what not to clean with vinegar

Vinegar is an amazing thing to use for household cleaning, but there are some things you should stay away from when cleaning with vinegar. Follow this guide on what not to clean with vinegar to keep your belongings from getting ruined.

I love Vinegar as a cleaning agent, in fact I use it often in my own home. I do prefer Method cleaners, and the occasional lysol wipes for disinfecting, but vinegar has been a staple for many years.

The thing I love most about using vinegar as a cleaner is that it’s not toxic to my pets and kids. There are many non-toxic cleaners out there for that though and you don’t need to use vinegar to keep a green home.

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One word of caution when it comes to using Vinegar for cleaning…
Mixing vinegar and bleach can produce dangerous gasses that are harmful to the human body and can cause immediate reactions.

You should always be aware of the products you are using in your home, whether it is for cleaning, eating or playing with. Being aware of the things you use around your house will help your family stay healthy and safe.

If you’re becoming more conscious about the products you use to clean your home? There are so many advantages of using natural cleaners including saving money and creating a healthier, non-toxic home. Natural cleaners are effective and do a proper job in cleaning just as some of the more toxic chemical cleaners do. Isn’t it amazing to know that you can make salad dressings and clean your home with some of the same ingredients? I think that’s awesome.

Many store-bought cleaners are made with water, chemicals and fragrance. Some fragrances can irritate allergies, and create skin sensitivities. They can even be poisonous to pets and small children. Some of these store-bought cleaners have instructions to be in a ventilated room when using or to wear a mask. To me, this is very concerning. Organic and natural cleaners are an option if you do not want to aggravate your allergies and you can rest easy knowing exactly what’s in your cleaning agent.

Vinegar Doesn’t Clean Everything

While I have a post on things that you can clean with vinegar, there are so many things that you simply should not clean with vinegar.

You can certainly remove soap scum from your shower door with vinegar, because vinegar is acidic and it eats away at that hard water. If it can eat away at hard water stains on your shower door, imagine what else it can eat away at and potentially damage.

Marble Countertops

Do not use vinegar on marble countertops because even one use of acidic substances on marble can cause the surface to become dull. in fact, avoid Windex and bleach on marble as well. Also, avoid using abrasive cleaners and pads because marble can be scratched. It is an expensive part of the home, so you should be extra careful when caring for marble.

You actually don’t need special cleaners for marble countertops at all, simply use hot water and mild soap and a microfiber cloth or soft sponge. You can remove all the dirt and grime on a marble countertop while avoiding scratching or etching the surface when you use a soft and non abrasive sponge or cloth.

If you spilled something on your marble countertop and have created a stain, try rubbing hydrogen peroxide mixed with a few drops of ammonia on it. Ammonia is very acidic, so just add a few drops to the hydrogen peroxide. A little dab will do ya.

If you have etching problems on your marble countertop then you can use a marble polishing powder to buff it out.

Granite Countertops

You want to wash your granite countertops with simple hot water and soap as well and avoid any acidic cleaners such as vinegar, windex and bleach to avoid damage.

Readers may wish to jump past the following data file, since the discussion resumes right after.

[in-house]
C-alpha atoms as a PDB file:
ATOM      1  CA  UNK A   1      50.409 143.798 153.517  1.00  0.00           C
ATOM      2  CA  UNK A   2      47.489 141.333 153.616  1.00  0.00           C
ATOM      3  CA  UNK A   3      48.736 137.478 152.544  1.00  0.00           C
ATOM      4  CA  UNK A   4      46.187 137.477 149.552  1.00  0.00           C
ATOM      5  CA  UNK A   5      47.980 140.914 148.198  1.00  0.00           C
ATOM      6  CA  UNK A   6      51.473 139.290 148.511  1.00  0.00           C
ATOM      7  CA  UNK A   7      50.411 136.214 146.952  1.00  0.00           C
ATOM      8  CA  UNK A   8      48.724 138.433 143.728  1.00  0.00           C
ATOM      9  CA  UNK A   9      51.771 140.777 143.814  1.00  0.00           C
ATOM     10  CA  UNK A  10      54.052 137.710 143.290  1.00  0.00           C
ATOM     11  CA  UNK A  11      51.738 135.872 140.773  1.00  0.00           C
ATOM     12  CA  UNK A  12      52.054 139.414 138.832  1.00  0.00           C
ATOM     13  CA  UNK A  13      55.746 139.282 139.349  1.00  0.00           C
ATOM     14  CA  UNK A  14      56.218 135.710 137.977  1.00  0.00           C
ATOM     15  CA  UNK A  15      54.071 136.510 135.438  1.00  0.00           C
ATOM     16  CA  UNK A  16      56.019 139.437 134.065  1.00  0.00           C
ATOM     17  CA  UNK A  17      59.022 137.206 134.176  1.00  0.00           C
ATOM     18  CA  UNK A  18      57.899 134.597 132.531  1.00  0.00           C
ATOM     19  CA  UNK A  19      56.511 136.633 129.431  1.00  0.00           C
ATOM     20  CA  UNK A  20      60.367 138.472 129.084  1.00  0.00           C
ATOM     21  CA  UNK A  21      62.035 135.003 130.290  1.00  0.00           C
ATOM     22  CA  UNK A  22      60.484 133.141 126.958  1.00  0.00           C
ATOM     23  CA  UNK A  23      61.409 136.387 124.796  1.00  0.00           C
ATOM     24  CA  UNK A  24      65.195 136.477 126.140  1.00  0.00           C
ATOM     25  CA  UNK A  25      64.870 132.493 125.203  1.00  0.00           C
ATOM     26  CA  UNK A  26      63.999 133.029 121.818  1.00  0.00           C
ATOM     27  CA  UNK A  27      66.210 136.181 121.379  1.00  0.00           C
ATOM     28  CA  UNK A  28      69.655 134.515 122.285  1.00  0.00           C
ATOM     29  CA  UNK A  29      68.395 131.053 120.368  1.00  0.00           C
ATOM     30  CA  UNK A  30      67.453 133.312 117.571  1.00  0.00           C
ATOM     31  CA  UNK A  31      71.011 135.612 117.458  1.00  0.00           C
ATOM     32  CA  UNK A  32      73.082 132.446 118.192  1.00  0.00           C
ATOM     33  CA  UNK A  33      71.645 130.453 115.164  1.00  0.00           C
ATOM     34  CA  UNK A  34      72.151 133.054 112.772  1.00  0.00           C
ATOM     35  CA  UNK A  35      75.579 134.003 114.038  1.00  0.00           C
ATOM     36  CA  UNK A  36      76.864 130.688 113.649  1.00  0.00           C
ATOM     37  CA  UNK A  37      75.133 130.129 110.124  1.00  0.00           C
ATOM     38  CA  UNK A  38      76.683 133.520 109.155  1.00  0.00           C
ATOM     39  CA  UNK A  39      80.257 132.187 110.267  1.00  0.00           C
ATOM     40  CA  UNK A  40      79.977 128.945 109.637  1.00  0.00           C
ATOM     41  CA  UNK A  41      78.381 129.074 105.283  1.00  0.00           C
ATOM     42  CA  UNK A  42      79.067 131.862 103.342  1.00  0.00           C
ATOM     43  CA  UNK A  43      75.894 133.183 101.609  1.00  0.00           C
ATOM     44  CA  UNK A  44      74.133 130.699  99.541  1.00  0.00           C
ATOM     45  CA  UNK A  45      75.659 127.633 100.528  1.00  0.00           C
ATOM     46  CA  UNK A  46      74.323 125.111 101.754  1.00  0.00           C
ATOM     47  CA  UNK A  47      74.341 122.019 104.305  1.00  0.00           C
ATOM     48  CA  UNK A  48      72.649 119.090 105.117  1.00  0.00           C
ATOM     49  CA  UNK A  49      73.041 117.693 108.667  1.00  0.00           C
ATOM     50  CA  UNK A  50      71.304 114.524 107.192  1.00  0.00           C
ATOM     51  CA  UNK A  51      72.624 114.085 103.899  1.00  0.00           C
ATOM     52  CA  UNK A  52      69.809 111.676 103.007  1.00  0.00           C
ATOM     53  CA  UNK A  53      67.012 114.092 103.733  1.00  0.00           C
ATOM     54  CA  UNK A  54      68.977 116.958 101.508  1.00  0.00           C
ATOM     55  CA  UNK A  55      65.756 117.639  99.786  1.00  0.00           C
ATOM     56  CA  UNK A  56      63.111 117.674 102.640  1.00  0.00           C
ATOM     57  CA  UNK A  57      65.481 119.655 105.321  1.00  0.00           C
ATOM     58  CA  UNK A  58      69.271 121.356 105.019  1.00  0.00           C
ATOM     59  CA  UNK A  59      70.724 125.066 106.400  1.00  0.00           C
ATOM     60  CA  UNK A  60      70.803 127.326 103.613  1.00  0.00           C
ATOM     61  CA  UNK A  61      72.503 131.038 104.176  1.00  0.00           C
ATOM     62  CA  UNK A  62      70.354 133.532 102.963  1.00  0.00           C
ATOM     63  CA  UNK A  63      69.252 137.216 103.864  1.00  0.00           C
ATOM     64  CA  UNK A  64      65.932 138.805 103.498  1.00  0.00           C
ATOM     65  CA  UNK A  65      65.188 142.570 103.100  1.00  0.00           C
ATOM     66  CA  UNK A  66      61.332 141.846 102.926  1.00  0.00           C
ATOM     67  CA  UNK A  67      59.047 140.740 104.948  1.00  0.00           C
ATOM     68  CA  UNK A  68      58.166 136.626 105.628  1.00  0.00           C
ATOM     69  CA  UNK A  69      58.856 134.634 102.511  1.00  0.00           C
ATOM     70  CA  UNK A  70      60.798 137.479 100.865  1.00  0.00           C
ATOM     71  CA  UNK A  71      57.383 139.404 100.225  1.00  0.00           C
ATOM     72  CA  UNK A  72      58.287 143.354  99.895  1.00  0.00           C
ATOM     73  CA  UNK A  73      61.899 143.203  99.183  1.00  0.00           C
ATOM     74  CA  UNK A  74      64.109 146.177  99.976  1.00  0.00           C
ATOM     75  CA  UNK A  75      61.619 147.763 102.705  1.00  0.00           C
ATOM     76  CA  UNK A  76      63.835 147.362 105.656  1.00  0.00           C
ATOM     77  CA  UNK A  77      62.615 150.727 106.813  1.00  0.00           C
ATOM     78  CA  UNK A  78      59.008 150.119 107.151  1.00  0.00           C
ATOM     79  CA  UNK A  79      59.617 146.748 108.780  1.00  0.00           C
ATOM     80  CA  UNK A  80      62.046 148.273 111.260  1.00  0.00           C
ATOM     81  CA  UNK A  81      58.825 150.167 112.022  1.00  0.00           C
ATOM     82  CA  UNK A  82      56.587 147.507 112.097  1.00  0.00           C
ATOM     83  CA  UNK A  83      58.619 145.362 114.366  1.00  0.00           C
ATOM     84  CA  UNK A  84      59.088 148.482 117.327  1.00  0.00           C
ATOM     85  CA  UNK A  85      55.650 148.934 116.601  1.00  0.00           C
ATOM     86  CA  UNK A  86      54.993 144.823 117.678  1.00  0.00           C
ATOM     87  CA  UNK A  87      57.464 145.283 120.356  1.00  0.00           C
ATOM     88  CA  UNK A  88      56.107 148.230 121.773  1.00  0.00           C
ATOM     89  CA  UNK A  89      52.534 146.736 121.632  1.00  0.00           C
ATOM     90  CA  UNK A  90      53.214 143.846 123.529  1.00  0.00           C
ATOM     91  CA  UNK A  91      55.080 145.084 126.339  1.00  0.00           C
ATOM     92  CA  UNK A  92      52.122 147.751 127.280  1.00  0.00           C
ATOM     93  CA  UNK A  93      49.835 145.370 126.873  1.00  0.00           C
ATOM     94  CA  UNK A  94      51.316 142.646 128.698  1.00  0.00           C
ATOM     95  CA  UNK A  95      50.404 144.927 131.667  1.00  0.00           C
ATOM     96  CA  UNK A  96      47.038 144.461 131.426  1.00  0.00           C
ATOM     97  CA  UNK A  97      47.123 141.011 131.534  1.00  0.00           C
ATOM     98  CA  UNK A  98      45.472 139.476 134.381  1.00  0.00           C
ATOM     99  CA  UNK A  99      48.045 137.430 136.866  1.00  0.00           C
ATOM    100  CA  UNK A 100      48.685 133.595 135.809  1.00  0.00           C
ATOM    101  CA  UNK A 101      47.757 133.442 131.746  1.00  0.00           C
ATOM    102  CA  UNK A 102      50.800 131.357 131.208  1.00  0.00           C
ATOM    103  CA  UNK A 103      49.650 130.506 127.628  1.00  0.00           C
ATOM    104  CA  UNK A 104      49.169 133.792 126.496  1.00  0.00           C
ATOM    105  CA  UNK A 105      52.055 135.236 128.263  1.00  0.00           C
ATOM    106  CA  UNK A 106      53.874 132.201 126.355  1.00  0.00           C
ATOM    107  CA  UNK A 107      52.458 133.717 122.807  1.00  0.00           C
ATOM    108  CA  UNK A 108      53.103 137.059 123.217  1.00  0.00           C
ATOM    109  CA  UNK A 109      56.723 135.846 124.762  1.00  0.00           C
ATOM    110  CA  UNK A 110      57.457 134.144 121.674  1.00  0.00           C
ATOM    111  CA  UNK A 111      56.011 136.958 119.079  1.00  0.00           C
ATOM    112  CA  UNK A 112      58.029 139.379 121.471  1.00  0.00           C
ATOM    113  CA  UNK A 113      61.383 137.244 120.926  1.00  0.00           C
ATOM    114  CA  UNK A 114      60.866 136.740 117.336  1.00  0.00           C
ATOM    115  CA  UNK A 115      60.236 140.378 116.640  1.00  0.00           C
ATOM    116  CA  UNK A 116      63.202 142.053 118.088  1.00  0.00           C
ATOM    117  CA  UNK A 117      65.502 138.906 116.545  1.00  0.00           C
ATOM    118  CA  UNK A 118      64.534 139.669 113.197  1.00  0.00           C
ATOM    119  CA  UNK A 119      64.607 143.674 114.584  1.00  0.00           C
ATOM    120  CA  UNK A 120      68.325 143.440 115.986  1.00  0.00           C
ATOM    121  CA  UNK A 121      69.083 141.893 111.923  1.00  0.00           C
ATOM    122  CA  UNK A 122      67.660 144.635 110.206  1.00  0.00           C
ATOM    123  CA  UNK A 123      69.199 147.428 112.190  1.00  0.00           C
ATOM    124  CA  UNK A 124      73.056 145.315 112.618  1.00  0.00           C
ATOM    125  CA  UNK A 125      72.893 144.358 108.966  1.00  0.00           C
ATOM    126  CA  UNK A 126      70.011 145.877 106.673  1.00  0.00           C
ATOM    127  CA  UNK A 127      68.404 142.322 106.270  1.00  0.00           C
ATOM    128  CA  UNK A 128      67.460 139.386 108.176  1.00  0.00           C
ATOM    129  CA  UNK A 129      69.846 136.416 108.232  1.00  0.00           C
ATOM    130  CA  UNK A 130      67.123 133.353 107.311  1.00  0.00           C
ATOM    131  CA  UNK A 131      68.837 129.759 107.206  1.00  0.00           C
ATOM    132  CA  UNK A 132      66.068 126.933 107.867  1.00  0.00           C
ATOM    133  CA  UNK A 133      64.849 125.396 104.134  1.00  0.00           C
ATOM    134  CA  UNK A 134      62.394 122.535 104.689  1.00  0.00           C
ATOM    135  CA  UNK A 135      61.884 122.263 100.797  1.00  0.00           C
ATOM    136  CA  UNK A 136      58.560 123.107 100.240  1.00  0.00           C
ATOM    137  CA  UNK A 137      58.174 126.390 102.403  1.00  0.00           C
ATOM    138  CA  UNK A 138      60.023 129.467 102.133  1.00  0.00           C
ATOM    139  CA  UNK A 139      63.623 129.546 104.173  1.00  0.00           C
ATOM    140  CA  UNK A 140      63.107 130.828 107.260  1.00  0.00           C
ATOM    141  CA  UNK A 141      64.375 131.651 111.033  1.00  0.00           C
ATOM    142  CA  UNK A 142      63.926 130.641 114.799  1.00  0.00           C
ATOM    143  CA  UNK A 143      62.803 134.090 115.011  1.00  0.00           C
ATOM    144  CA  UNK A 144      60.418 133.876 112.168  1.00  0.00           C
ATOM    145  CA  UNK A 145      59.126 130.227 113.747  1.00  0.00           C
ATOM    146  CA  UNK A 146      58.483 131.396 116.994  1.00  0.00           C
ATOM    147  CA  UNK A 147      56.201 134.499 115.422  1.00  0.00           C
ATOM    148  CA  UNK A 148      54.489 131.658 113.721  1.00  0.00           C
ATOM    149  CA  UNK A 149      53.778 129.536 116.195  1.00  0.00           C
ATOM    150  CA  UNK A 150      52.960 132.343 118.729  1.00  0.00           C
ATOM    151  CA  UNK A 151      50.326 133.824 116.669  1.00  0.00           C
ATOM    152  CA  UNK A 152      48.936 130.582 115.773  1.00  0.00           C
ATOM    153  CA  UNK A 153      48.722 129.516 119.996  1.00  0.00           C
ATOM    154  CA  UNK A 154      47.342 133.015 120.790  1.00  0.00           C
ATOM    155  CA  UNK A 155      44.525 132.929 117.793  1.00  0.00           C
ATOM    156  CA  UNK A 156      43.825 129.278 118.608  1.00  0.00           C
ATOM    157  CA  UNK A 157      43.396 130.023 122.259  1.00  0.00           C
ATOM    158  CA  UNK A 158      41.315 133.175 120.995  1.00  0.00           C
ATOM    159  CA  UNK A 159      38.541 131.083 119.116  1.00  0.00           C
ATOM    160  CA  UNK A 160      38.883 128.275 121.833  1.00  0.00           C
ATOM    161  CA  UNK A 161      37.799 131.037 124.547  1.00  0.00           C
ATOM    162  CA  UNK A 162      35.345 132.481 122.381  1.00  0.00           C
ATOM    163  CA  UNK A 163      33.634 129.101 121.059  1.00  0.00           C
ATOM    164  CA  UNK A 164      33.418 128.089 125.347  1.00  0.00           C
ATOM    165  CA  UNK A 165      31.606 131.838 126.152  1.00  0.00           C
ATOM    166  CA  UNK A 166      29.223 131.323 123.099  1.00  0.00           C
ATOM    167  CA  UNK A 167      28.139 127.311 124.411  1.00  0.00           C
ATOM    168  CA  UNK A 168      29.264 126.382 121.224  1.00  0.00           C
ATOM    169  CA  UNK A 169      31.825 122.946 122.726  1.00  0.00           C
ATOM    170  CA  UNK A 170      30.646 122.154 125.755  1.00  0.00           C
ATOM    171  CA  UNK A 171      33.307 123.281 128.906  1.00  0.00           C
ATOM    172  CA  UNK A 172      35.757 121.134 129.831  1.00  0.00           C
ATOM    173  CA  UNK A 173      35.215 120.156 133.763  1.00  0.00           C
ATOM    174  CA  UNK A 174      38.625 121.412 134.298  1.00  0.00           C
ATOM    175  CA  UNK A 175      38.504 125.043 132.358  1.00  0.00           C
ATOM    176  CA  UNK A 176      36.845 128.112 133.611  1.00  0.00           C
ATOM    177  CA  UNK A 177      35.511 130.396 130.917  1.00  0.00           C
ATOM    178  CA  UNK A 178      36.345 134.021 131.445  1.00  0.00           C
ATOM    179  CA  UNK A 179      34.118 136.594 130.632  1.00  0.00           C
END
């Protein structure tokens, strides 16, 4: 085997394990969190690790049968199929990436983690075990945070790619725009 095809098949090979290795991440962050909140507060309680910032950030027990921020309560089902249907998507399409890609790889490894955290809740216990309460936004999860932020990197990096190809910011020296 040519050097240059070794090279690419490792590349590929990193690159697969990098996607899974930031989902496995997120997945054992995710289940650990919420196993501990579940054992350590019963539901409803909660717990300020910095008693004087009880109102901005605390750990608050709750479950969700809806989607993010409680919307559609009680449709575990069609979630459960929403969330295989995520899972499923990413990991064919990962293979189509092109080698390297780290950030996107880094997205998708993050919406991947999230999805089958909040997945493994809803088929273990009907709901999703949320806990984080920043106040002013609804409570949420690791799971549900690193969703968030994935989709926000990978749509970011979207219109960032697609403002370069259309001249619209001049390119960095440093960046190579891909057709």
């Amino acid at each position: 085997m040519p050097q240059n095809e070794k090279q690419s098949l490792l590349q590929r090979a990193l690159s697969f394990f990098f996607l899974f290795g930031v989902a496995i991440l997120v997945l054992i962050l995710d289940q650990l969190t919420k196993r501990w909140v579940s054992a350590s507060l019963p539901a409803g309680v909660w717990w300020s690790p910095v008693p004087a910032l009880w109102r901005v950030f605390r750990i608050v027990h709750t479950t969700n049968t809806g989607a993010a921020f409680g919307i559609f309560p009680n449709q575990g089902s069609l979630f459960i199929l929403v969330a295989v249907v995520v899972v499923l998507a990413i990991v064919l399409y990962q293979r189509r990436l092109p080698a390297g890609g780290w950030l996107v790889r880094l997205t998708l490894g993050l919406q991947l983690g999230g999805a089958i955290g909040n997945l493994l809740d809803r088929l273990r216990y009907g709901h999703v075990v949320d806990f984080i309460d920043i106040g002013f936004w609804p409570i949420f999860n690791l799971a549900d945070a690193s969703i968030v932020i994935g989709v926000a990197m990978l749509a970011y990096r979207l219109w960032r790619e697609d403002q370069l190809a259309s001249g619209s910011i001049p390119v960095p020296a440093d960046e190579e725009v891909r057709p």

To remove stubborn stains off of Granite countertops, you can try gently using a razor blade and scratching off the stain.

Here is a helpful video showing you how to clean granite countertops properly.

This is the cleaner I use to clean granite countertops, from my favourite cleaner line.

Washing Machines

I’m sure you have heard of the advice to add 1 cup of vinegar to your load of towels to keep them smelling fresh and feeling extra fluffy. Giving new life to your towels is great, but it could mean taking some life away from your washing machine. Vinegar can actually damage the rubber seals in the hoses in some washing machines which can cause leaks.

This can lead to additional damage to the home, which you can avoid and maybe have towels that aren’t as fluffy as you like.

Vinegar is not very useful when removing stains that have already set in such as food and blood stains, so other than making towels fluffy, it’s quite useless in the washing machine.

Avoid using vinegar in the washing machine altogether despite popular advice.

Kitchen Knives

It’s popular advice to soak knives in vinegar to remove rust stains, but you may want to avoid the vinegar if the knives aren’t rusty but are simply dirty. Use hot water and dish soap to remove dirt from your kitchen knives and wipe them well before putting them away into your knife block. Leaving them to dry on a tabletop drying tray is fine as well.


Just as vinegar can ruin a washing machine, it can ruin a dishwasher too. The rubber seals in particular are the main culprit that gets damaged by the vinegar. While using the vinegar in the washing machine once or twice won’t cause much damage, if any at all, using it over time can damage all the rubber parts and pieces inside the machine. Keep your dishwasher running smoothly by avoiding cleaning it with vinegar, and using simple soap and water to wash it out regularly.


It is popular advice to wipe screens with vinegar, but it’s a big no-no and is definitely one of those what not to clean with vinegar items. Computer, TV, cell phones and other device screens have a protective coating on them which vinegar can eat away at, leaving your device damaged.

Instead, grab a clean and dry microfiber cloth and wipe away the dirt and grime on your screen. You could use rubbing alcohol to clean your screens if you are in a pinch, but it’s best to purchase a screen cleaner to regularly wipe the screens in your home and minimize the dust build-up.